Idiotypic analysis of anti-I-Ak monoclonal antibodies. III. T- and B-cell responses to anti-Ia idiotopes are not modulated by syngeneic anti-idiotypic monoclonal antibodies
Phillips, M.L.; Delovitch, T.L.
Cellular Immunology 96(2): 363-375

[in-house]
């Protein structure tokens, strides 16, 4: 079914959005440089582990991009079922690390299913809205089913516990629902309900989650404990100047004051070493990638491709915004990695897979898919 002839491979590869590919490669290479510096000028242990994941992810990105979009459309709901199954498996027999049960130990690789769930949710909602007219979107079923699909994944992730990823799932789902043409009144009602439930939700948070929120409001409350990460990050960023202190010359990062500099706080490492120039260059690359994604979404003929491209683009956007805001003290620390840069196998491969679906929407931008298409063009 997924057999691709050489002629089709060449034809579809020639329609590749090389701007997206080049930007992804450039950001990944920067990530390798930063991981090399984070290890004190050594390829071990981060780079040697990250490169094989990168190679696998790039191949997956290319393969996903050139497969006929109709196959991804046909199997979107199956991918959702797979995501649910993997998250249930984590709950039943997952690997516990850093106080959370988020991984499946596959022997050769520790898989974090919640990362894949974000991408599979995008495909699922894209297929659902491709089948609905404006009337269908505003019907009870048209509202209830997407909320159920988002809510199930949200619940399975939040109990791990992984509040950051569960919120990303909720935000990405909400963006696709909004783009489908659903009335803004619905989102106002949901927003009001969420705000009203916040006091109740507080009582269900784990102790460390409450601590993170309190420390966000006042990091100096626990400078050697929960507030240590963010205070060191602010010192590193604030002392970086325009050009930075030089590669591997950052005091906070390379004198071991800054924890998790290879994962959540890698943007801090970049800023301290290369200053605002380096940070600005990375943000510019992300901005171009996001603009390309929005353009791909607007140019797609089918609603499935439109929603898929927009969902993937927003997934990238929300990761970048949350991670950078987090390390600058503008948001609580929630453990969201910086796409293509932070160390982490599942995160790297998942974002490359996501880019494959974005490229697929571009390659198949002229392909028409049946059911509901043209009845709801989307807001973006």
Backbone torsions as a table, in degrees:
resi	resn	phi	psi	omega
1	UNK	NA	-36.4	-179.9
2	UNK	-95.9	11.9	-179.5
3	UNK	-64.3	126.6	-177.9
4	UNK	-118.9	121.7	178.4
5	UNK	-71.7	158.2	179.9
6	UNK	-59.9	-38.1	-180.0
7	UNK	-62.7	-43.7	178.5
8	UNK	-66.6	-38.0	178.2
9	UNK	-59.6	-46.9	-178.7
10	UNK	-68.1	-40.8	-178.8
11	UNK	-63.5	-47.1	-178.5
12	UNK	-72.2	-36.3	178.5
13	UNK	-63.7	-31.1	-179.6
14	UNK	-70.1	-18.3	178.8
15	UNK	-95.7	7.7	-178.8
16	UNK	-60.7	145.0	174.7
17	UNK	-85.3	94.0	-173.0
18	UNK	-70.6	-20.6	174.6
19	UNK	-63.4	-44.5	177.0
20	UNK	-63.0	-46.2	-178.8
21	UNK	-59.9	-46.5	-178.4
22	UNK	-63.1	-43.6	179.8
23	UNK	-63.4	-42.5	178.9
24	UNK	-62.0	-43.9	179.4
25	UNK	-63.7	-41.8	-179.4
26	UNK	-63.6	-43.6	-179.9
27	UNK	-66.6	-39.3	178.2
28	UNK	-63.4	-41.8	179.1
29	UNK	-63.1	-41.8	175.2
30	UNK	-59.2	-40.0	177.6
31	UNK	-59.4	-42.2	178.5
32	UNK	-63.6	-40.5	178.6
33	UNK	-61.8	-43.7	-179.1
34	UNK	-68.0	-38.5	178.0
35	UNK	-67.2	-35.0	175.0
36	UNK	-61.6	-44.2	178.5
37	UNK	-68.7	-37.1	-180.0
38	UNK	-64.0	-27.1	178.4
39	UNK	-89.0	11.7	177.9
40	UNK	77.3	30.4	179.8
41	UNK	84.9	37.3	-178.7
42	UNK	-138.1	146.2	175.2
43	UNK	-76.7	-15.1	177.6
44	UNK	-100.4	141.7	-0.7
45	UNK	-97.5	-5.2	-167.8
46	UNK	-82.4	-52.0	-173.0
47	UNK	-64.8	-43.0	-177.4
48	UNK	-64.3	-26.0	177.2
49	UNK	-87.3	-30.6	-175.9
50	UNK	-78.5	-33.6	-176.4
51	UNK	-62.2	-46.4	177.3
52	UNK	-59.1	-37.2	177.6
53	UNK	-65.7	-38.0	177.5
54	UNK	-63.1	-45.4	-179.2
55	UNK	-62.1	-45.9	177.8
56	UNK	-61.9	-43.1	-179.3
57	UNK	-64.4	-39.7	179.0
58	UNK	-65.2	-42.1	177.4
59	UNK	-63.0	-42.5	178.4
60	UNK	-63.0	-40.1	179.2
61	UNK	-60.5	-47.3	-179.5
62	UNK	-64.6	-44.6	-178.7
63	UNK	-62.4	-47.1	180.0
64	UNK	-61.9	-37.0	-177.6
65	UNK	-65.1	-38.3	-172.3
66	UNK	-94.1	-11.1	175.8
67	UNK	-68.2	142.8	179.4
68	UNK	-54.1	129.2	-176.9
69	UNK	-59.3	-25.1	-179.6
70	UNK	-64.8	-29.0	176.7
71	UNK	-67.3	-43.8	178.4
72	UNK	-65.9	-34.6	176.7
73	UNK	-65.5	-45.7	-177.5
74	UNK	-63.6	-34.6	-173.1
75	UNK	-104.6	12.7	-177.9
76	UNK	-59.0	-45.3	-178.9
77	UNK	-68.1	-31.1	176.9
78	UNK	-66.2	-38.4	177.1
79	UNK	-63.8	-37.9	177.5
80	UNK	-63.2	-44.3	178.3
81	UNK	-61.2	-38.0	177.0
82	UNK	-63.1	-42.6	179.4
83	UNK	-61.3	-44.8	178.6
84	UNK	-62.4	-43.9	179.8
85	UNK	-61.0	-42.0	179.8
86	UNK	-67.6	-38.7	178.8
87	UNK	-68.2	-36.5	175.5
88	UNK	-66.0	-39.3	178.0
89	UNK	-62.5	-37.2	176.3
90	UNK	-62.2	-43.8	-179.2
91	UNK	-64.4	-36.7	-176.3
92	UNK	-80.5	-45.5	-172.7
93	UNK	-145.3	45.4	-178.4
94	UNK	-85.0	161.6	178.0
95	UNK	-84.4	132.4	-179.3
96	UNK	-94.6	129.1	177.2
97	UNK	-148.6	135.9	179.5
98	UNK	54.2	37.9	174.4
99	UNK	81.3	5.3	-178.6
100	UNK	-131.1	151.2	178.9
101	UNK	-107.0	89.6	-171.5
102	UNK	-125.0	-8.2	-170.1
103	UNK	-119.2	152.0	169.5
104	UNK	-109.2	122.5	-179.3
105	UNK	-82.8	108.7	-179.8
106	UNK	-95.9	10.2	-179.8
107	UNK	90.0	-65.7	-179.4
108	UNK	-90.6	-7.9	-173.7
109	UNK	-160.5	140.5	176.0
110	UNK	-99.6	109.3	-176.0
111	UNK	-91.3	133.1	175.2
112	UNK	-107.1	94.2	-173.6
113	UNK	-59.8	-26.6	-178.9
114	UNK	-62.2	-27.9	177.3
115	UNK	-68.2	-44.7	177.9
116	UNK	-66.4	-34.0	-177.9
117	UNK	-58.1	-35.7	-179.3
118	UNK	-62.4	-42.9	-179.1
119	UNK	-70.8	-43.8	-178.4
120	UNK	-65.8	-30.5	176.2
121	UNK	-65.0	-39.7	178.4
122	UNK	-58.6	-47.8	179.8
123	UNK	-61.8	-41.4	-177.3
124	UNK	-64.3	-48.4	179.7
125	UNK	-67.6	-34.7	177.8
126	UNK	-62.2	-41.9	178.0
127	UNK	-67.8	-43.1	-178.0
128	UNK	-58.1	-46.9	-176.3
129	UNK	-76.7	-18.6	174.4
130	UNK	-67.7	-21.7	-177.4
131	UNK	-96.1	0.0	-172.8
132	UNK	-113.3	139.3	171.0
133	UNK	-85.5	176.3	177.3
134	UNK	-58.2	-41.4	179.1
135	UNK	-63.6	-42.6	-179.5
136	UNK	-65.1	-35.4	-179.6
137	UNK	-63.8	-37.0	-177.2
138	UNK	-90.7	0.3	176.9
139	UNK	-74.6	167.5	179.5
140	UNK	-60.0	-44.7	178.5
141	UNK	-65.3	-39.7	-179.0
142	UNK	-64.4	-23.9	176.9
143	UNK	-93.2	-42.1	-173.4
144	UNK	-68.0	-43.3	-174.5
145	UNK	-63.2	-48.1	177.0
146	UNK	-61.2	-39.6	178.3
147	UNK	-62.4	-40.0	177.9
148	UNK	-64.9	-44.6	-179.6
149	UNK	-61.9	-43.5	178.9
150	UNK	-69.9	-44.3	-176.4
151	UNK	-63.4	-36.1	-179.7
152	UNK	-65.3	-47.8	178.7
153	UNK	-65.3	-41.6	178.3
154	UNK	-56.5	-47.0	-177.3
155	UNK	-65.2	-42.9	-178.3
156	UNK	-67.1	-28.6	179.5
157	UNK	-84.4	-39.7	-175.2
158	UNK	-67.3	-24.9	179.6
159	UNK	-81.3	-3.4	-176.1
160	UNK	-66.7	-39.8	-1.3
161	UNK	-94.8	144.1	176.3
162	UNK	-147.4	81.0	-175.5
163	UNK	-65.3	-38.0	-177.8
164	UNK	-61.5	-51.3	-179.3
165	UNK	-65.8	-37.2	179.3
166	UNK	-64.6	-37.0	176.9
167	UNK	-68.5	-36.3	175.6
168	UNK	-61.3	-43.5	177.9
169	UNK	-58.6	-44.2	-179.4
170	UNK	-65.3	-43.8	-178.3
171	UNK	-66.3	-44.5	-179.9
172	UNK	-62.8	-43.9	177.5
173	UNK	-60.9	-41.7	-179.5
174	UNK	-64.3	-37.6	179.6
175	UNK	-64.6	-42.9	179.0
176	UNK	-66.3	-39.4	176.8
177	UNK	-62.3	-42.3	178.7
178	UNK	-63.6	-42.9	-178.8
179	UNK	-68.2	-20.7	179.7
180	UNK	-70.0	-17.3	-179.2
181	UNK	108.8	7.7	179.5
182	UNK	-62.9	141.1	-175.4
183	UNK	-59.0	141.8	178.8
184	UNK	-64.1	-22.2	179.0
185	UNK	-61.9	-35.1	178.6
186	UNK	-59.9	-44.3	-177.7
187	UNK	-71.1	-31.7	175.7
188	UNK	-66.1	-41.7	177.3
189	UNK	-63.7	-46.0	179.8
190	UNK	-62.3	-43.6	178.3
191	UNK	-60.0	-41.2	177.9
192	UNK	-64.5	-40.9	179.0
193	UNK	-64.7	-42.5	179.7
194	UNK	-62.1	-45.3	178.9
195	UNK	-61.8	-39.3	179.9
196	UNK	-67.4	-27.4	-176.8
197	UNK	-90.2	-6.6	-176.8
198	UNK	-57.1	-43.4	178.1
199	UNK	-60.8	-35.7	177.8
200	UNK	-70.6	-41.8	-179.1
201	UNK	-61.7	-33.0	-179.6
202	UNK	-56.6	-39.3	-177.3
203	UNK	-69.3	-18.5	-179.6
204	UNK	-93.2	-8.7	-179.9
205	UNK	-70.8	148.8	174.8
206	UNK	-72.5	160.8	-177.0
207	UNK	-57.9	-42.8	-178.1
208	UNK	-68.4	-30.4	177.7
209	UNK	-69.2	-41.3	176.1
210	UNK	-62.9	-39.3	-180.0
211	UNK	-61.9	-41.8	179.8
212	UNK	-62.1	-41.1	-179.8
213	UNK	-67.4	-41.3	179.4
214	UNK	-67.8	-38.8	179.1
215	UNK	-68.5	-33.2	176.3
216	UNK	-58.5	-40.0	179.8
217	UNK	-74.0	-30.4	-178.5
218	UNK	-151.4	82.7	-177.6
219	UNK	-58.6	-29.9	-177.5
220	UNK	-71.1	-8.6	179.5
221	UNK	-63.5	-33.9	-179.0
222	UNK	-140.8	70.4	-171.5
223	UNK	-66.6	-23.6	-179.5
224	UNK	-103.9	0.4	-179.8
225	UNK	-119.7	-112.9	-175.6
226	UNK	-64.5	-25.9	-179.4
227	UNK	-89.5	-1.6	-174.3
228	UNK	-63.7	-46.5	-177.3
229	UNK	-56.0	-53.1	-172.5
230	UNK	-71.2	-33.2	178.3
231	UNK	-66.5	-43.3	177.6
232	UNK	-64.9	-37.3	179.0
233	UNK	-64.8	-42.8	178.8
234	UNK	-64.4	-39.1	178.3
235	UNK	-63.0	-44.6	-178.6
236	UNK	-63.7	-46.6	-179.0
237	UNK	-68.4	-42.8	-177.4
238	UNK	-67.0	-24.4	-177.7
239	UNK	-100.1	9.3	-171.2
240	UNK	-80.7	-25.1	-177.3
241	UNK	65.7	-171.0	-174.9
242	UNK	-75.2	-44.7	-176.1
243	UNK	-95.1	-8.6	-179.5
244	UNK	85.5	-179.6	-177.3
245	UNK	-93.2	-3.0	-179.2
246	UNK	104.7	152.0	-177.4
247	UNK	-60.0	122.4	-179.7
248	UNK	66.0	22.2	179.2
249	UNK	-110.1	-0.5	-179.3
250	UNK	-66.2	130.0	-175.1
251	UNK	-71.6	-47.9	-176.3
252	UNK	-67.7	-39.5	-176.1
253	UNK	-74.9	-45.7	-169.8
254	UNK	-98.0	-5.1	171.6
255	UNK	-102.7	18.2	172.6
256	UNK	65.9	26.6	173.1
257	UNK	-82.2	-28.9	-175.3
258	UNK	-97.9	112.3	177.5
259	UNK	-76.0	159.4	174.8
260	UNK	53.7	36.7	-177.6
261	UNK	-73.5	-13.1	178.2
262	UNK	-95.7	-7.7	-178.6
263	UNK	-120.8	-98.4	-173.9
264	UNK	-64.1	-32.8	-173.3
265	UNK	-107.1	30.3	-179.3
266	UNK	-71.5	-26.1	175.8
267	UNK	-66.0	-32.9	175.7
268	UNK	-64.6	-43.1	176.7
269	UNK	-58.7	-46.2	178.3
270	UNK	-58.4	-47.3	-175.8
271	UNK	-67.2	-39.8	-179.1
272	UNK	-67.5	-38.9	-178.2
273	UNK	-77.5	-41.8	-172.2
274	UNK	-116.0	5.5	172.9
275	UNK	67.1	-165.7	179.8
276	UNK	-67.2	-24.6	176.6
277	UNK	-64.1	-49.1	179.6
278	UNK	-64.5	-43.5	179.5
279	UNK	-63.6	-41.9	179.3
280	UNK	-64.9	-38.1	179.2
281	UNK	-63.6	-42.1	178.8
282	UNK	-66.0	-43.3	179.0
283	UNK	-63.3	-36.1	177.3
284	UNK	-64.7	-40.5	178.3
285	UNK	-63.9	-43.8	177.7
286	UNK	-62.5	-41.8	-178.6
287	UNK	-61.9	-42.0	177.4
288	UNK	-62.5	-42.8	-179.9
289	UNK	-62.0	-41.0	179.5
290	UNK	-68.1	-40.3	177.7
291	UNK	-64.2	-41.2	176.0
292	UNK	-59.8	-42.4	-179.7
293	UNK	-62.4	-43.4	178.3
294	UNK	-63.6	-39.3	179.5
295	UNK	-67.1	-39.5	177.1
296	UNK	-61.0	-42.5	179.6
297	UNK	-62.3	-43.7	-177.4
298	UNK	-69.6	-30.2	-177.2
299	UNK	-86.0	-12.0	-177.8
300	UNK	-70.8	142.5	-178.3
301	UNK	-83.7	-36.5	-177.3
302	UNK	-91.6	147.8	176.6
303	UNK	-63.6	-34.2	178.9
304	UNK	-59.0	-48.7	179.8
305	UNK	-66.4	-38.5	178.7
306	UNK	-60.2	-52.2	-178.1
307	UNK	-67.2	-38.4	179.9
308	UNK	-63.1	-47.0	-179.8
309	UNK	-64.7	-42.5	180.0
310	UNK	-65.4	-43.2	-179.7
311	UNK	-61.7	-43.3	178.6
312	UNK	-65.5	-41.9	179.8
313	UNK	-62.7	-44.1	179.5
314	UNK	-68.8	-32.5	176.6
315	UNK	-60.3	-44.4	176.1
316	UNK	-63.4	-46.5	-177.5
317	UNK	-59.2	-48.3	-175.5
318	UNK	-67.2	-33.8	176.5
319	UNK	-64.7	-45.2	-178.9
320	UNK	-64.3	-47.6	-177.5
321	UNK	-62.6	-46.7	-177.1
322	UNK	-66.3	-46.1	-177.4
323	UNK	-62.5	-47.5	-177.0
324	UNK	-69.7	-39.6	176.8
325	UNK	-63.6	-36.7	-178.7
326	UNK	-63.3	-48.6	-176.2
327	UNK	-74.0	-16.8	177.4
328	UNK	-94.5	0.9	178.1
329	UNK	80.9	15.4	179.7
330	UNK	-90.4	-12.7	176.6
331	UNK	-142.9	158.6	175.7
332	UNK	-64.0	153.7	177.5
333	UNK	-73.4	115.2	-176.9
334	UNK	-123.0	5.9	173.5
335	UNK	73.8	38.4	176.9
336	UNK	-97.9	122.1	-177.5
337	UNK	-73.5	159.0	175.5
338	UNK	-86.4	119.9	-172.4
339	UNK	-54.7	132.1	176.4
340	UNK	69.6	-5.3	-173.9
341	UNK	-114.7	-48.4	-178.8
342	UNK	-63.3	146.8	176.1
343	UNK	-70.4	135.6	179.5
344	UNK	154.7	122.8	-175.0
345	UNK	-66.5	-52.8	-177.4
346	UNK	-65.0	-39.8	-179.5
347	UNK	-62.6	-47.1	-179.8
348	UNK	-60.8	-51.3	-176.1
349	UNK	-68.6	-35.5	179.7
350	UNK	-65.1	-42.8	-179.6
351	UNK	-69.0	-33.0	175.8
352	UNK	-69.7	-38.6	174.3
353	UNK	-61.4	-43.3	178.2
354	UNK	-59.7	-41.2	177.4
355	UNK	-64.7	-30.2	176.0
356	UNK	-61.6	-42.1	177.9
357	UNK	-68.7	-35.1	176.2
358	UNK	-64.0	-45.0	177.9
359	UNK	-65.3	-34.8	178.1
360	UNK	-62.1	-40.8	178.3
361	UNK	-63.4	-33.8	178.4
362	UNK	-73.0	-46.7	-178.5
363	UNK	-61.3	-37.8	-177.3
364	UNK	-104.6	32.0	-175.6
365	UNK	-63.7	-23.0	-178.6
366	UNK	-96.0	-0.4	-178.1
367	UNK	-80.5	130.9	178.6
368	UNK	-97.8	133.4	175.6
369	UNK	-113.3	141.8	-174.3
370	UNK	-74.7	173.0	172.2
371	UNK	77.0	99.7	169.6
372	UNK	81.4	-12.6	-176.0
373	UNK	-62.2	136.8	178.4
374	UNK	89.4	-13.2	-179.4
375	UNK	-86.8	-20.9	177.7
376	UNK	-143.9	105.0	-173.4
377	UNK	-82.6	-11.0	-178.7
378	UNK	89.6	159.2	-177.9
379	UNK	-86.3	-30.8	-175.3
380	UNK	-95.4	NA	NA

To investigate whether anti-idiotypic (anti-Id) antibodies activate T cells either directly or indirectly, we examined the ability of syngeneic anti-Id monoclonal antibodies (mAbs) to regulate idiotype (Id) expression, antigen-binding antibody production, and T-cell reactivity to antigen. Our idiotypic system consists of an anti-I-A mAb that carries an infrequently expressed Id. Using three syngeneic anti-Id mAbs (Ab2), we previously defined the idiotype of the 11-184.108.40.206 (11-5) anti-I-Ak mAb. Two of these mAbs, IIID1 and IA2, recognize the same or closely related epitopes on 11-5 and cross react with two additional anti-I-Ak mAbs, 8B and 39J; the third anti-Id mAb, VC6, recognizes a distinct epitope shared by 11-5 and 8B. In the present study, BALB/c (H-2d) mice were primed with varying doses of these anti-Ids and were then boosted with C3H (H-2k) spleen cells. Among 130 such primed mice, the syngeneic anti-Ids when tested at priming doses between 10 ng and 10 micrograms were unable to induce Id production. The priming anti-Id mAbs persisted in the serum of the mice and were detectable as late as 40 days after priming. Ab1 expression was not modulated in BALB/c mice immunized with KLH-coupled Ab2, however, this immunization elicited the production of Ab3 which shared idiotypes with 11-5, 8B, and 39J. BALB/c anti-C3H alloreactive T-cell clones were also not induced by anti-Id priming, nor could they be shown to bind directly to the three Ab2 used. Nevertheless, the proliferative response of one anti-I-Ak specific T-cell clone that recognizes the same epitope as 11-5, 8B, and 39J, was inhibited by the IIID1 and IA2 Ab2. Thus, a T cell can express an idiotype shared by a B cell, but the linked recognition of an Id-associated carrier determinant(s) by an alloreactive T cell is required to elicit an anti-Id antibody response. These results favor the possibility that the activation of T cells is not dependent upon their ability to bind to anti-Id, but rather on their capacity to respond to epitopes of Id-anti-Id antigen-antibody complexes formed on B cells.